Why “la Covid-19” and not “le Covid-19”? After all, it’s a virus and the word virus is masculine in French (“un virus”). Don’t “le Covid-19” make sense?
For centuries, the “Académie de la Langue Française” in Paris, founded in 1634, was the only official authority on the usages, grammar, and vocabulary of the French language. Since then, French language has been spread here and there around the world, and other institutions have been founded such as the Translation Bureau at the Government of Canada, in 1934, and the Office Québécois de la Langue Française (OQLF) in 1961.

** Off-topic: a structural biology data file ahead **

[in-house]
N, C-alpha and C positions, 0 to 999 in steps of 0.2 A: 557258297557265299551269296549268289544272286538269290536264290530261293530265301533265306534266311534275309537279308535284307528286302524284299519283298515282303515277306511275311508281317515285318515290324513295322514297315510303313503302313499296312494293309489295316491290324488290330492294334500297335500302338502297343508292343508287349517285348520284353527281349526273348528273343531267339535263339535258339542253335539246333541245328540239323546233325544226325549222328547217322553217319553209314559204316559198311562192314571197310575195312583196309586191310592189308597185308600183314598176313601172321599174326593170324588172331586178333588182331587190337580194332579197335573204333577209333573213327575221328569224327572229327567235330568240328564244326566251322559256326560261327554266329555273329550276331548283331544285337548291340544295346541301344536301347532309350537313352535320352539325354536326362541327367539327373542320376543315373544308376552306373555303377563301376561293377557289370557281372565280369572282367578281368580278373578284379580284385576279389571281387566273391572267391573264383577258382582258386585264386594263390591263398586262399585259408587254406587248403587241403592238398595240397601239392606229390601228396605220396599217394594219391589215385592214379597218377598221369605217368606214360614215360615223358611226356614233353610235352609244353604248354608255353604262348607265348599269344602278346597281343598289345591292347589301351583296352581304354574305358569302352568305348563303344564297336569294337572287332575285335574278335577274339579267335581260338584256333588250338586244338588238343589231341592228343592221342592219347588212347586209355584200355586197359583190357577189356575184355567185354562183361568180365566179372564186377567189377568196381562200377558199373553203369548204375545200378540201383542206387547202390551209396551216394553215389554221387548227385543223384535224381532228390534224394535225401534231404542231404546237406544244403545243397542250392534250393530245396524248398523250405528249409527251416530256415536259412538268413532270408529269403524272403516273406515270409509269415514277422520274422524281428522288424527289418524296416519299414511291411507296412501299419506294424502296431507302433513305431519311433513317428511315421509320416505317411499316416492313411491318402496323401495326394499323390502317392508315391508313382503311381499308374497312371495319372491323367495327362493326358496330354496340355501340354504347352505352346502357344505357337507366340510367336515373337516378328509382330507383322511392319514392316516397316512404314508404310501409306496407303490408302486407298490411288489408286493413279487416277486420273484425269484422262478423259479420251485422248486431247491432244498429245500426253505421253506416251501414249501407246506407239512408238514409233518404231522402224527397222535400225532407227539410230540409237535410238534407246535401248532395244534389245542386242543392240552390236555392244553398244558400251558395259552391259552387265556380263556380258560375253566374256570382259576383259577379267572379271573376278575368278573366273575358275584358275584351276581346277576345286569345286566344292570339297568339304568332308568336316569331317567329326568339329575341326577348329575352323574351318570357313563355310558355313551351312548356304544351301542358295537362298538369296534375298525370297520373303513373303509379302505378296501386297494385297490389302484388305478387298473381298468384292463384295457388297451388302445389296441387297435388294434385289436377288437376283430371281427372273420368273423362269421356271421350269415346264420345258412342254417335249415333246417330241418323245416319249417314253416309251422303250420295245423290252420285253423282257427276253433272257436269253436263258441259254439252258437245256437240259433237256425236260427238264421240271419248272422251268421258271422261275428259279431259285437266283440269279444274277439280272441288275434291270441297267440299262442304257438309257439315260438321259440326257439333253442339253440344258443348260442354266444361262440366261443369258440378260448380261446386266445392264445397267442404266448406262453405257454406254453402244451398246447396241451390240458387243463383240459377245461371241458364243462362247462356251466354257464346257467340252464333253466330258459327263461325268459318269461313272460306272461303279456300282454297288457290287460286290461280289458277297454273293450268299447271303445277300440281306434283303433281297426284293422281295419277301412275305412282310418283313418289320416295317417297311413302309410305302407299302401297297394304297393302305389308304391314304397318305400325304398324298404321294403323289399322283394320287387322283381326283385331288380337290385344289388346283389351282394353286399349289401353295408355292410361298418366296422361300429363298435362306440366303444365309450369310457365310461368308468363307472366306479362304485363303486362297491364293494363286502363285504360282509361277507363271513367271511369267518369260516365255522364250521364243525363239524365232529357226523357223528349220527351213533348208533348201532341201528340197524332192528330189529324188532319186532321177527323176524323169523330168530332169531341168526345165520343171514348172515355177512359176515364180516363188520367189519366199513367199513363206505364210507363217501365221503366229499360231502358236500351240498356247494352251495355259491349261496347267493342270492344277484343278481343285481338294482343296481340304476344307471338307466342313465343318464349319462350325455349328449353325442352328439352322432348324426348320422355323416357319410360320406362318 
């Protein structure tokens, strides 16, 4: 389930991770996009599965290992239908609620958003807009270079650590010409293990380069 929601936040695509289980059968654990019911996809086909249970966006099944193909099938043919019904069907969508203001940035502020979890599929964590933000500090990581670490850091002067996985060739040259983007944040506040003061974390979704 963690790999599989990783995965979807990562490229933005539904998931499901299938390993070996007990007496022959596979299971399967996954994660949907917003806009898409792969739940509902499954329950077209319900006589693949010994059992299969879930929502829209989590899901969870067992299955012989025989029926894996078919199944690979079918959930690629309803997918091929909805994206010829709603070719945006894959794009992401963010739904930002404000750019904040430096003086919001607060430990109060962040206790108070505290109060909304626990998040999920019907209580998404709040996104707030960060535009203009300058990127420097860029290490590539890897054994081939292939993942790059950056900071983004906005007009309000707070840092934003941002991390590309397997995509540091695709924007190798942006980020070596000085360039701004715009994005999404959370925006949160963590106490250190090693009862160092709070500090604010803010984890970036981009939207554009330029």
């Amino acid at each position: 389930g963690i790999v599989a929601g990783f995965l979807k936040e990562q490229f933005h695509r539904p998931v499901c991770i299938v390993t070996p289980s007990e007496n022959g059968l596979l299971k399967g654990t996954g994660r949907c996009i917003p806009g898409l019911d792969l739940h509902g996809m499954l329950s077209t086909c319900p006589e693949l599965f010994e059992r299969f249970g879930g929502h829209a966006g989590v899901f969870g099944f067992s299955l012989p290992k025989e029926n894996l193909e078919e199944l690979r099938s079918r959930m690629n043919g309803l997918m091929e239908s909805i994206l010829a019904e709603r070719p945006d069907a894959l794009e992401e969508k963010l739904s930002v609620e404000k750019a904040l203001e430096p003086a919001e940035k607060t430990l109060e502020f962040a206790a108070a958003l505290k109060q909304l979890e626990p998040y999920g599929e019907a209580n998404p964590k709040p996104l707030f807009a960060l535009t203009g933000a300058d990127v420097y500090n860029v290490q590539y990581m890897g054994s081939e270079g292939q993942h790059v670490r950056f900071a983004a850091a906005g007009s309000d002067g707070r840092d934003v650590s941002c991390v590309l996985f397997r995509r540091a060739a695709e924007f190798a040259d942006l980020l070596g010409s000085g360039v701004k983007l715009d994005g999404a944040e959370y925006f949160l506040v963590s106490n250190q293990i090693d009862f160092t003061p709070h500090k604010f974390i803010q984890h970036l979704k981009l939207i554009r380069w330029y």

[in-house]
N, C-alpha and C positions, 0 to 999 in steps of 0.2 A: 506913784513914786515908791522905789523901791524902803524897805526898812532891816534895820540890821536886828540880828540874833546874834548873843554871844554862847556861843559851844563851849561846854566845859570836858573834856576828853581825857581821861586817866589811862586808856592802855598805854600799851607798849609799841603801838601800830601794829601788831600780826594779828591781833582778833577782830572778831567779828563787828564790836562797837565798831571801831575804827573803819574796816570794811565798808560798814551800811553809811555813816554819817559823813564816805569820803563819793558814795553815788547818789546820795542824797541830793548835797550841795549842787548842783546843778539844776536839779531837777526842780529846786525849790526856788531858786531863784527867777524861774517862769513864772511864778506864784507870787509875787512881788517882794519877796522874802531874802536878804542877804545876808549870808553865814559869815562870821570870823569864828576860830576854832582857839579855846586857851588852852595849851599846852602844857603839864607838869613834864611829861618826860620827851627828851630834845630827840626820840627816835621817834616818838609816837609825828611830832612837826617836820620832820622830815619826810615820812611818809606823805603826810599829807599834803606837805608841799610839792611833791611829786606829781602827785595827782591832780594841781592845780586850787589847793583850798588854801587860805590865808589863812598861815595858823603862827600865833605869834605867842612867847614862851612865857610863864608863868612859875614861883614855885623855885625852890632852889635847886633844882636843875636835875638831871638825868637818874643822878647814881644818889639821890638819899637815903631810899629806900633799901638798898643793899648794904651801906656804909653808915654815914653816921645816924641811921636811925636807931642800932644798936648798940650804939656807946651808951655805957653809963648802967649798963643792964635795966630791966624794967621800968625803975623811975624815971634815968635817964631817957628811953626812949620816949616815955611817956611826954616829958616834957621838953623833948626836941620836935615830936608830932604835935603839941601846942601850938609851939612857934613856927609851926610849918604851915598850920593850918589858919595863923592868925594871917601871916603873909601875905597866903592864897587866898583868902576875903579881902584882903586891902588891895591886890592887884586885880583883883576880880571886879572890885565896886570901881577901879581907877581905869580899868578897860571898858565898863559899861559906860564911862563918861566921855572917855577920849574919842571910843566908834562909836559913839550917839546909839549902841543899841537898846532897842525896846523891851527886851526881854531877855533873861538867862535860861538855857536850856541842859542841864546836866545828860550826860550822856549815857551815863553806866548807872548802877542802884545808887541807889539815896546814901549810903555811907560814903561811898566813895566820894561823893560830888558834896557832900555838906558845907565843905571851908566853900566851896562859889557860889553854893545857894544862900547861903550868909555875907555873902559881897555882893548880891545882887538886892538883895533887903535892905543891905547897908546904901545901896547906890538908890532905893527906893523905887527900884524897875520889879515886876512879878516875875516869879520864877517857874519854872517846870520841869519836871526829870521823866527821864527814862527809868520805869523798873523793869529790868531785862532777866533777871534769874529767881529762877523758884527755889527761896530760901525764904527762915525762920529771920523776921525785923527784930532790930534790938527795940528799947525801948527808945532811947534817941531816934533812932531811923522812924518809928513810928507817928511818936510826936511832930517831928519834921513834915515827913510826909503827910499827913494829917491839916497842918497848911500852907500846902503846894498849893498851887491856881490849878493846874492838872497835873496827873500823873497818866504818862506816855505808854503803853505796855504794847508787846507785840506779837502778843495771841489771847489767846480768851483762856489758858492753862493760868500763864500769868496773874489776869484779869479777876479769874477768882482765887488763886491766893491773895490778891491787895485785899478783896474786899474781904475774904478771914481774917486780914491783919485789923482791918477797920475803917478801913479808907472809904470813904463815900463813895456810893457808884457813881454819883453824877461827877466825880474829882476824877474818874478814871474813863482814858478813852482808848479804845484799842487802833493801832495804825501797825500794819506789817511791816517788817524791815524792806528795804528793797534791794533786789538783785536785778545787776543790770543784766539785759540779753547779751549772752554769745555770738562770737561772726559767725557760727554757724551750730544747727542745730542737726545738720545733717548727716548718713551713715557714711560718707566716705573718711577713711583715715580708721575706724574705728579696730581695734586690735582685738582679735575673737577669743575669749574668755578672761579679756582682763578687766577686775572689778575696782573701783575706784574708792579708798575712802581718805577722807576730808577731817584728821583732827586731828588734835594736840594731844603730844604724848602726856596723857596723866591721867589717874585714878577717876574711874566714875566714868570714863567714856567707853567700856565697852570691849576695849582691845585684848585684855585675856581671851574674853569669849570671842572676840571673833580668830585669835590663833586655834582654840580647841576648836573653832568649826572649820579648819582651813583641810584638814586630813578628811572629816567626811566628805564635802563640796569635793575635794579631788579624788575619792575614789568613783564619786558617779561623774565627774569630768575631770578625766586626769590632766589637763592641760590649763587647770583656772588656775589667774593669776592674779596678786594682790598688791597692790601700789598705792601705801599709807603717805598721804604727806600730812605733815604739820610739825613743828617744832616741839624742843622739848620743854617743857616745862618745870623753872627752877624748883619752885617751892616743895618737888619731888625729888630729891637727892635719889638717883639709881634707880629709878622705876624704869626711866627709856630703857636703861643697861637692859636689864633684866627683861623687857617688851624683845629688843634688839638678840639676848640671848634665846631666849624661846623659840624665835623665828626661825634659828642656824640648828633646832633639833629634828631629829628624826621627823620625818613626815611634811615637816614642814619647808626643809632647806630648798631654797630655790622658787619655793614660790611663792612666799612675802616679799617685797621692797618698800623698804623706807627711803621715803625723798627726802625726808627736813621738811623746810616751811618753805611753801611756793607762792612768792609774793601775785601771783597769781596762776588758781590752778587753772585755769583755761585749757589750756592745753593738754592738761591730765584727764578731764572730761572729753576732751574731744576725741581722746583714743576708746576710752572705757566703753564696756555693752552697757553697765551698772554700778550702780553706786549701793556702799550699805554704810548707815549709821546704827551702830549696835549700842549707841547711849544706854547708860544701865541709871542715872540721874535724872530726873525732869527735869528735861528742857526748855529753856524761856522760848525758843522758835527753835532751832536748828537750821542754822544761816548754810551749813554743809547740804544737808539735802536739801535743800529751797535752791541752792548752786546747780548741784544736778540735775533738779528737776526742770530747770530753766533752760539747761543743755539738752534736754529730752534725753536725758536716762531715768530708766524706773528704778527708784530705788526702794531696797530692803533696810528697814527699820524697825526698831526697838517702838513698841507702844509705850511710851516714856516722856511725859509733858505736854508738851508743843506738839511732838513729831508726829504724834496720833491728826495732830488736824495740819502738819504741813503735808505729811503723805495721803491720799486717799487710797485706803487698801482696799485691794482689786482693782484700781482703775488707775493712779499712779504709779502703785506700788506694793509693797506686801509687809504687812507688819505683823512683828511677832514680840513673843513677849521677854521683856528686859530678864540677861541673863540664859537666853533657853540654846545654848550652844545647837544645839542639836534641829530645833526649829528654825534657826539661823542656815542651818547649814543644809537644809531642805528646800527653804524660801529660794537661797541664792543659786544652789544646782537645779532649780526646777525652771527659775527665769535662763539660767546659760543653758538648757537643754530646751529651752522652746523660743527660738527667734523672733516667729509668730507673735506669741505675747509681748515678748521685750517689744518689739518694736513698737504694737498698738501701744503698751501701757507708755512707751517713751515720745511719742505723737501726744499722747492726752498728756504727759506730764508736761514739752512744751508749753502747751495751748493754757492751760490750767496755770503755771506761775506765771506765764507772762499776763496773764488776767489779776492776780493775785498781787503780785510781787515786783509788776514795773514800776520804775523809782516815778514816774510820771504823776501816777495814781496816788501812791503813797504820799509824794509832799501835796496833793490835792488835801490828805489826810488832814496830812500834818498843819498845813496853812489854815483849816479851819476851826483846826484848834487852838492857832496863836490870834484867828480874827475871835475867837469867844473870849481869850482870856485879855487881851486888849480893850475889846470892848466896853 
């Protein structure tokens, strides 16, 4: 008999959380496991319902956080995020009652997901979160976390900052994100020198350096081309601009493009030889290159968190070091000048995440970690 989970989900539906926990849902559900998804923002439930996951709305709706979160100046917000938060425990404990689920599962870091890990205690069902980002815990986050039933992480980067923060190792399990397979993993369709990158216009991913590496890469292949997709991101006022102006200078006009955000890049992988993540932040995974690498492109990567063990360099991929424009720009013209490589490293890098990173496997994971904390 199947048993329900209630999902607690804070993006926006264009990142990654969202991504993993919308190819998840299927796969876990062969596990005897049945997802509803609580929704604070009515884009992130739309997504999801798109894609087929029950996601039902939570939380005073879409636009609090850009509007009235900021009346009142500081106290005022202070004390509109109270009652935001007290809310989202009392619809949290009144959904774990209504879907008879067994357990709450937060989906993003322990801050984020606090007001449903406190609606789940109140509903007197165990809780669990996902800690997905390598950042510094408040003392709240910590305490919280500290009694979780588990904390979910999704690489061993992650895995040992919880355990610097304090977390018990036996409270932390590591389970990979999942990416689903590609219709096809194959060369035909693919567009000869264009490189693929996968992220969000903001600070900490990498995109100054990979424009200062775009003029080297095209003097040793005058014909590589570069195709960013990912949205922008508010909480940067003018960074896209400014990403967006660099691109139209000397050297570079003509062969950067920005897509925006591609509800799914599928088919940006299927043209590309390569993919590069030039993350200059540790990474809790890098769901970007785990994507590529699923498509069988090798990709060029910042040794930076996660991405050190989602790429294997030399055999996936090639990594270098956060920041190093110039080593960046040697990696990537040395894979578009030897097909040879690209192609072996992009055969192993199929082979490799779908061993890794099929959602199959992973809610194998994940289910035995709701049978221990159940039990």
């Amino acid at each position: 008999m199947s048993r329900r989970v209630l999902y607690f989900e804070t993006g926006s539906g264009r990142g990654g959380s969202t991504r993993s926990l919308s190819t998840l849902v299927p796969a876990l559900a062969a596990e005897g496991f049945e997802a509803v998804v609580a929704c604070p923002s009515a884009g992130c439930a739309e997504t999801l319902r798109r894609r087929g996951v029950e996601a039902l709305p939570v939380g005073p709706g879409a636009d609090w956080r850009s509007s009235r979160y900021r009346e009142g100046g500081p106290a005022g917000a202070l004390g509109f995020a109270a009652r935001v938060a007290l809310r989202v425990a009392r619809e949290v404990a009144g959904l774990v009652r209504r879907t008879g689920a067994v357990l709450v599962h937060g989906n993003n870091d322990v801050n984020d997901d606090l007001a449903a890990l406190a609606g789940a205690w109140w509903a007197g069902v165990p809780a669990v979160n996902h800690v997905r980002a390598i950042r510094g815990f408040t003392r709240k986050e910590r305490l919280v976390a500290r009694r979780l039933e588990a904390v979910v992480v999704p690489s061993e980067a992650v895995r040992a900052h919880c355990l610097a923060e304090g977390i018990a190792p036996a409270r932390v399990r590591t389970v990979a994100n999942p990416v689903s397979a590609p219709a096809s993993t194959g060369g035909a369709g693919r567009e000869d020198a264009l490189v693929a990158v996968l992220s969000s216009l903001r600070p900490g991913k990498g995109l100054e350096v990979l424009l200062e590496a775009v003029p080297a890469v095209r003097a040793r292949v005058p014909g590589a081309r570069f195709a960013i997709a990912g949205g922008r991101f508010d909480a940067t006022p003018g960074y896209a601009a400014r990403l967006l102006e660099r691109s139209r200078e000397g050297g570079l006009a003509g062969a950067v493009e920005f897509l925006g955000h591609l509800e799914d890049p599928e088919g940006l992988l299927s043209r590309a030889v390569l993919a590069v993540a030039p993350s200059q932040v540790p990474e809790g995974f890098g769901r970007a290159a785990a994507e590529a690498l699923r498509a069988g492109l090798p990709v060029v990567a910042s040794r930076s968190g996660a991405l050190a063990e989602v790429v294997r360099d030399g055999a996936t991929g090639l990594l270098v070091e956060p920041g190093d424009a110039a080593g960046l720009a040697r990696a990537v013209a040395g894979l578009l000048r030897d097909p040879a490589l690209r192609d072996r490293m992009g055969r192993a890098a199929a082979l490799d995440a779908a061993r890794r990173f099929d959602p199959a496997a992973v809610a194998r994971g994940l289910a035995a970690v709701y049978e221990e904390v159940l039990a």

The gender chosen for “COVID-19” is a good example of the professionalism and notoriety that these two institutions gained over the years.
In May 2020, even though the masculine (“le Covid”) is paramount until then in France (in medias and conversations), l’Académie de la Langue Française, got along with the Translation Bureau and the OQLF, specifying - like both Canadian institutions did - that COVID is the acronym for "Corona Virus Disease". Disease being a feminine word in French (“la maladie”), then COVID-19 can no longer be masculine.